Scientists at the Max Planck Institute for Intelligent Systems in Germany have developed tumor-targeting microrobots using bacteria. The team exploited the tendency of bacteria to naturally gravitate towards areas of low oxygen and low ph, which both tend to occur in the vicinity of a tumor. Once near the tumor, the bacteria aggravate the immune system, with the tumor experiencing some collateral damage. However, the researchers also turbo-charged the ability of the bacteria to target the tumor by binding magnetic nanoparticles to their surface, letting them control bacterial movement using magnetic fields. If that wasn’t enough, they also attached light-sensitive drug-loaded nanoliposomes onto to the bacterial surface, allowing them to illuminate the tumor with near-infrared light when the bacteria are nearby, triggering anti-cancer drug release and further damaging the tumor.
Using bacteria to target tumors may seem a little bizarre, but when you consider the characteristics of bacteria it make a lot of sense. They are highly motile swimmers, and can navigate various environments including flowing blood in the vasculature and even dense tissues. They are also naturally attracted to areas of low oxygen and high acidity in the body, both of which tend to occur near tumors. They also tend to aggravate the immune system, which can be beneficial if it also results in some tumor cells being destroyed along with them.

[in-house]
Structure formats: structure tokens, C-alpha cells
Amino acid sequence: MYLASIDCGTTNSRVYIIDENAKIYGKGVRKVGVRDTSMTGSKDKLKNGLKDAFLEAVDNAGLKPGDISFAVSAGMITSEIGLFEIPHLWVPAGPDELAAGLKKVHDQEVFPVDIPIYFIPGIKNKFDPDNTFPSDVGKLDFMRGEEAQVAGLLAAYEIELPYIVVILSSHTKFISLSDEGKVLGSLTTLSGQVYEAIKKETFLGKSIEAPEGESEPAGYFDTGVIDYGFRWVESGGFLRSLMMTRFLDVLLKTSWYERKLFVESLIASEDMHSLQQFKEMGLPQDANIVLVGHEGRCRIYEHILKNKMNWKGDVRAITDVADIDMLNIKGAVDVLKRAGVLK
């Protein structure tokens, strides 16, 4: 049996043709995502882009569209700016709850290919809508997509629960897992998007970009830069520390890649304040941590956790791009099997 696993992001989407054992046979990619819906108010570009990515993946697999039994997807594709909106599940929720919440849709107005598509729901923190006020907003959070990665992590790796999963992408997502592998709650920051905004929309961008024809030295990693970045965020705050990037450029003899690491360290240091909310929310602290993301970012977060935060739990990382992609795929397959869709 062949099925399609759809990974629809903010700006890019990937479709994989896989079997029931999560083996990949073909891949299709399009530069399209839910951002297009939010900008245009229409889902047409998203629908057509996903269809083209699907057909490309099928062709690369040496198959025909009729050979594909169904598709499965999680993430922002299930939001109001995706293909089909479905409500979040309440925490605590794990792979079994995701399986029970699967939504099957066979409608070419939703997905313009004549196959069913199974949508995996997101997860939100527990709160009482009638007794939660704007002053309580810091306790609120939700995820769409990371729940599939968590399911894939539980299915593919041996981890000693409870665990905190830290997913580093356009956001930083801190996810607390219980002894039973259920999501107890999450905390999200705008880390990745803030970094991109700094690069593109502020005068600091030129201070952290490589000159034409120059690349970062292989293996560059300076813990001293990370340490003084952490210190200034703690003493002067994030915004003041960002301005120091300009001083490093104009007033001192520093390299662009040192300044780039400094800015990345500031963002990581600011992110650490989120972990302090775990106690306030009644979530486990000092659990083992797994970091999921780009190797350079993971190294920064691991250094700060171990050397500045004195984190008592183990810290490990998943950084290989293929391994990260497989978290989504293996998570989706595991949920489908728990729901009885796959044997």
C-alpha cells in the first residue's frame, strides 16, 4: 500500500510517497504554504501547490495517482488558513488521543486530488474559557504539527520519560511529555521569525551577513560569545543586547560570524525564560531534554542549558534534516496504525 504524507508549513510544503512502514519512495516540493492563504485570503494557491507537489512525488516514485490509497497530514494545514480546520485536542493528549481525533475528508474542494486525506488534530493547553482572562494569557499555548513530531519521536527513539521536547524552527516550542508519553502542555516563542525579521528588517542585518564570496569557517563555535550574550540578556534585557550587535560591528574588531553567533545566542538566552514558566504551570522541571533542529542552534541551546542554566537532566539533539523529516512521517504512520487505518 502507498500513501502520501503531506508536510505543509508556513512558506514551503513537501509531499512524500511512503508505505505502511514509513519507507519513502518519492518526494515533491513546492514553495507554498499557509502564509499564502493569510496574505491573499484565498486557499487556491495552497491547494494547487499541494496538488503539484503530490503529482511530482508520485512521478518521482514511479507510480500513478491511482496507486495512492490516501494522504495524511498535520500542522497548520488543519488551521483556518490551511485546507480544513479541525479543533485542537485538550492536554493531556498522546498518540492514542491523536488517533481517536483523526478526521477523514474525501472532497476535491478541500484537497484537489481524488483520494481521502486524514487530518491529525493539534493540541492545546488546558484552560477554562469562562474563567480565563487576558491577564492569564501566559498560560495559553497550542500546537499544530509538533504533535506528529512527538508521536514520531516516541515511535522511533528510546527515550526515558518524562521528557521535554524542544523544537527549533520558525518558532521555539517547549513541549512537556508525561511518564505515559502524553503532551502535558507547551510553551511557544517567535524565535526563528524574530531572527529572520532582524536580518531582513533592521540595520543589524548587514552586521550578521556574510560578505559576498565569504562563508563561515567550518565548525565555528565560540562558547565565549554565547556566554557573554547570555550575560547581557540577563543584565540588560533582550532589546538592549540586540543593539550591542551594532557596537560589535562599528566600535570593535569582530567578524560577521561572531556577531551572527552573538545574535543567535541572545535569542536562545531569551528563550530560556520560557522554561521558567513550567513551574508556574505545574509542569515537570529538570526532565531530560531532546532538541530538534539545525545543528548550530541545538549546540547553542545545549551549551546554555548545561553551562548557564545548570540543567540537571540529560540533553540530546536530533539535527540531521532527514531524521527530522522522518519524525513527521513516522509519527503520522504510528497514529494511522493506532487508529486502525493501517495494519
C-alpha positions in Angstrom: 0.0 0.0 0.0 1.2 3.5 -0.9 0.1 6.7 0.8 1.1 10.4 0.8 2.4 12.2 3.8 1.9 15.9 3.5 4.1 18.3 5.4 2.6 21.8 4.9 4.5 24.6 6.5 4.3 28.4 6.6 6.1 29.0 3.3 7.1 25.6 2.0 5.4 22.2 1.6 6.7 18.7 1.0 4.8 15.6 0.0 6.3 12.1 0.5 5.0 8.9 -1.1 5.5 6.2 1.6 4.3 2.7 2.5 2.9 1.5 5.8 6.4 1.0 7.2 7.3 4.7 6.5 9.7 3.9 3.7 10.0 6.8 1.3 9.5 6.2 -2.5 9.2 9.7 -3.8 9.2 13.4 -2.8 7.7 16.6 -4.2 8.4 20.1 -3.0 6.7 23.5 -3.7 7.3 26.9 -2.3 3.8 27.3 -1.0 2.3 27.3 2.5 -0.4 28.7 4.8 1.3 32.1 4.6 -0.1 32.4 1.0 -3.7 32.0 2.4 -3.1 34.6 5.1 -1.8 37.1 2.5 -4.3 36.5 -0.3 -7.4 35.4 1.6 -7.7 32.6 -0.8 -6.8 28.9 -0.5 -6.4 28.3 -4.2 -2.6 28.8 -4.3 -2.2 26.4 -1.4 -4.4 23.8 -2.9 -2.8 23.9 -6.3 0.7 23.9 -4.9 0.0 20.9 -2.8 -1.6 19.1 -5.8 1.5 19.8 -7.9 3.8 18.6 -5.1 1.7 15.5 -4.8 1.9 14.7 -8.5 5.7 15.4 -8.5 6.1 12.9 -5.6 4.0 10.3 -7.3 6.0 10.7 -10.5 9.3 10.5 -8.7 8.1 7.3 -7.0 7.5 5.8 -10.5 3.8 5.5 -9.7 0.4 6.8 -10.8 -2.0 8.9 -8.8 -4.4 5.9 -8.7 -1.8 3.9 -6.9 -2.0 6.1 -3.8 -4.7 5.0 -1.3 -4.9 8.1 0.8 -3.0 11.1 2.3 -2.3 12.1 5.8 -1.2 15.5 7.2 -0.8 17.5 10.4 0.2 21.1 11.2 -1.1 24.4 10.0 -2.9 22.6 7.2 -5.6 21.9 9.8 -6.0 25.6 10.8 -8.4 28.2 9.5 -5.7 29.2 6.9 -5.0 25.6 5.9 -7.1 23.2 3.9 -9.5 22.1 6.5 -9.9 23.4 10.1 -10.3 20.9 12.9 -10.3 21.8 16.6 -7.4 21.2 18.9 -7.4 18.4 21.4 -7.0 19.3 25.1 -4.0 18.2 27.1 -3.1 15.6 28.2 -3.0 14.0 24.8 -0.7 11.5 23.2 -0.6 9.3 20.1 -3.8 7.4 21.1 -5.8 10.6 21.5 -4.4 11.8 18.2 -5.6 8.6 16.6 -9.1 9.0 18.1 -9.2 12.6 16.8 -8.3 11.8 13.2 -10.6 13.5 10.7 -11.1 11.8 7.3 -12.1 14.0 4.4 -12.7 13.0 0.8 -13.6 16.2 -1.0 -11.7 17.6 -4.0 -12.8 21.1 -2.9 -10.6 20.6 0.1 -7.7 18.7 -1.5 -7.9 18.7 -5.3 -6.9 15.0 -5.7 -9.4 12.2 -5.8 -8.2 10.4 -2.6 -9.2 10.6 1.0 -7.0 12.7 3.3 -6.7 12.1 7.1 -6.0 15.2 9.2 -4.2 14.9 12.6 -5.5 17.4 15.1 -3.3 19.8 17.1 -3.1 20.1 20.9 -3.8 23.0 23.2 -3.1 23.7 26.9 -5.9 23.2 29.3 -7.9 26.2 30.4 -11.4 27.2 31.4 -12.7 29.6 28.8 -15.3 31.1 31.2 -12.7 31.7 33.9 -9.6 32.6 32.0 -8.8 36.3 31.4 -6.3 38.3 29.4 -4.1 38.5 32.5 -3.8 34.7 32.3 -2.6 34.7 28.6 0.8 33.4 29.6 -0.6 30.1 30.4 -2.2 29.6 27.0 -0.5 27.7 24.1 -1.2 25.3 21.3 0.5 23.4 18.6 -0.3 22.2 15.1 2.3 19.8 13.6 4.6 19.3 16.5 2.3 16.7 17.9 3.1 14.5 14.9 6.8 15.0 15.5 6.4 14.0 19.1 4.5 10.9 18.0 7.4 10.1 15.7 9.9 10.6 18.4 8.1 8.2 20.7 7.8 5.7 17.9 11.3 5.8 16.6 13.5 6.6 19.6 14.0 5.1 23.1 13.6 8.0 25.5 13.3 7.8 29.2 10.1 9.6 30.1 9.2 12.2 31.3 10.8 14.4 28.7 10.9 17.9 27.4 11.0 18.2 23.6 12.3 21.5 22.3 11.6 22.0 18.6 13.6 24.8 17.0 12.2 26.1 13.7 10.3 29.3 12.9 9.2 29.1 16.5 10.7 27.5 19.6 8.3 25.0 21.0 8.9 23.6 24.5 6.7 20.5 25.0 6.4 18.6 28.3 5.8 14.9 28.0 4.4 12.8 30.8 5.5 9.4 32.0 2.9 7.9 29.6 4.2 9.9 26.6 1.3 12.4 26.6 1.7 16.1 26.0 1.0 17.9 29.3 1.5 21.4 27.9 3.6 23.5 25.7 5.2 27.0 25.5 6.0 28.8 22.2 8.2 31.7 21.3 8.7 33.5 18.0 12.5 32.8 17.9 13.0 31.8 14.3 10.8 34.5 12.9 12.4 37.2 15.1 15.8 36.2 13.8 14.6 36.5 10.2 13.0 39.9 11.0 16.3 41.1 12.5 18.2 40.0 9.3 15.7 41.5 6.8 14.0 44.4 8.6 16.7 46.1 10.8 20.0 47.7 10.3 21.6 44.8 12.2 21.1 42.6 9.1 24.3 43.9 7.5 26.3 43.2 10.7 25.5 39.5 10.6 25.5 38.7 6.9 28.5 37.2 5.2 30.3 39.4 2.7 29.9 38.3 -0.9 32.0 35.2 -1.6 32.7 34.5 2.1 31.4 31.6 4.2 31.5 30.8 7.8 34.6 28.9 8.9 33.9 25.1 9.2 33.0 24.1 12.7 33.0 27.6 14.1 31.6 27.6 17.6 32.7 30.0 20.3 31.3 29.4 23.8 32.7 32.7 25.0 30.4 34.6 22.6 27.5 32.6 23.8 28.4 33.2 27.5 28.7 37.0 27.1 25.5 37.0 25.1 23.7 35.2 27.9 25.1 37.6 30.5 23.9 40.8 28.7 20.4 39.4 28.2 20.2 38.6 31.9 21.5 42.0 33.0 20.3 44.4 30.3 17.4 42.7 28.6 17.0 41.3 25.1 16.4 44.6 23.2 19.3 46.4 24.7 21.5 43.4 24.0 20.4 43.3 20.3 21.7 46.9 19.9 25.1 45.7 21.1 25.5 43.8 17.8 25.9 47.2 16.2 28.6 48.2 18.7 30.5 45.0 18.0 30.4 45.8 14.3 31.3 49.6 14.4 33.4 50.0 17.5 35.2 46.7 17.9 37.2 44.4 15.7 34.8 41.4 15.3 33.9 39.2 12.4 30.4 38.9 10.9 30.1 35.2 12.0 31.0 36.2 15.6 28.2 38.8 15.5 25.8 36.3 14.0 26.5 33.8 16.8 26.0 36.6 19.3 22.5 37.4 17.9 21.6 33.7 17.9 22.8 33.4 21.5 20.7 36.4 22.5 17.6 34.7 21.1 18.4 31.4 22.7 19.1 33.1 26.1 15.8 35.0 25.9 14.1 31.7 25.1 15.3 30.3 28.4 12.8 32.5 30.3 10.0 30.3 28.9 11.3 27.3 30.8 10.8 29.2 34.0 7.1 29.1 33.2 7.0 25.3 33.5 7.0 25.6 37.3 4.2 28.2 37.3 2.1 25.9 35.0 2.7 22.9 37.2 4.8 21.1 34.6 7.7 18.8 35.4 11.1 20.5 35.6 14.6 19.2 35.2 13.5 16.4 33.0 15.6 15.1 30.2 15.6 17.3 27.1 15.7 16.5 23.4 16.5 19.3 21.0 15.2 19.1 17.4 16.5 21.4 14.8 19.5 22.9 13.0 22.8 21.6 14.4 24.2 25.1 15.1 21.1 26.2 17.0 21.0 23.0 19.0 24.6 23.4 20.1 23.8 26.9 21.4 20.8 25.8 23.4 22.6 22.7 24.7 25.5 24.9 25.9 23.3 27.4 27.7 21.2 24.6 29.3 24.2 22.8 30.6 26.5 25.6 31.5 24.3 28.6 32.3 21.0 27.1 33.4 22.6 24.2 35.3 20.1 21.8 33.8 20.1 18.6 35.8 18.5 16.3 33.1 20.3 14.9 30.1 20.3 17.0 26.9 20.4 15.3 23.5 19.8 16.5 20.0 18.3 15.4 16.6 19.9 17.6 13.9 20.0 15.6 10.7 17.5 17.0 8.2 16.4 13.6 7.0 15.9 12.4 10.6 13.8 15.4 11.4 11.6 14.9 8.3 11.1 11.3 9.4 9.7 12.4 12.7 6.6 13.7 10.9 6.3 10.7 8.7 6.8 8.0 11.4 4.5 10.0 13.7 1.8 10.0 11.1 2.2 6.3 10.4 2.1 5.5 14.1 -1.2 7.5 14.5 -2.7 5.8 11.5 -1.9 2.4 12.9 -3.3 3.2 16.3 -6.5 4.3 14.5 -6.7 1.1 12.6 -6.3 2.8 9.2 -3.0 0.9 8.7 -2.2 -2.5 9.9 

However, researchers have been attempting to make bacteria even more effective as anti-tumor agents by equipping them with greater targeting and tumor destroying abilities. This latest approach illustrates this concept quite well. “Imagine we would inject such bacteria based microrobots into a cancer patient’s body. With a magnet, we could precisely steer the particles towards the tumor. Once enough microrobots surround the tumor, we point a laser at the tissue and by that trigger the drug release. Now, not only is the immune system triggered to wake up, but the additional drugs also help destroy the tumor,” said Birgül Akolpoglu, a researcher involved in this latest study. “This on-the-spot delivery would be minimally invasive for the patient, painless, bear minimal toxicity and the drugs would develop their effect where needed and not inside the entire body.”
So far, this team has managed to fine tune their technique so that they can equip a high percentage of bacteria in a sample with both nanoliposomes and magnetic nanoparticles. They also showed that they could use magnetic fields to steer the bacteria through narrow channels that are intended to mimic the vasculature.
“Bacteria-based biohybrid microrobots with medical functionalities could one day battle cancer more effectively. It is a new therapeutic approach not too far away from how we treat cancer today,” said Metin Sitti, another researcher involved in the study. “The therapeutic effects of medical microrobots in seeking and destroying tumor cells could be substantial. Our work is a great example of basic research that aims to benefit our society.”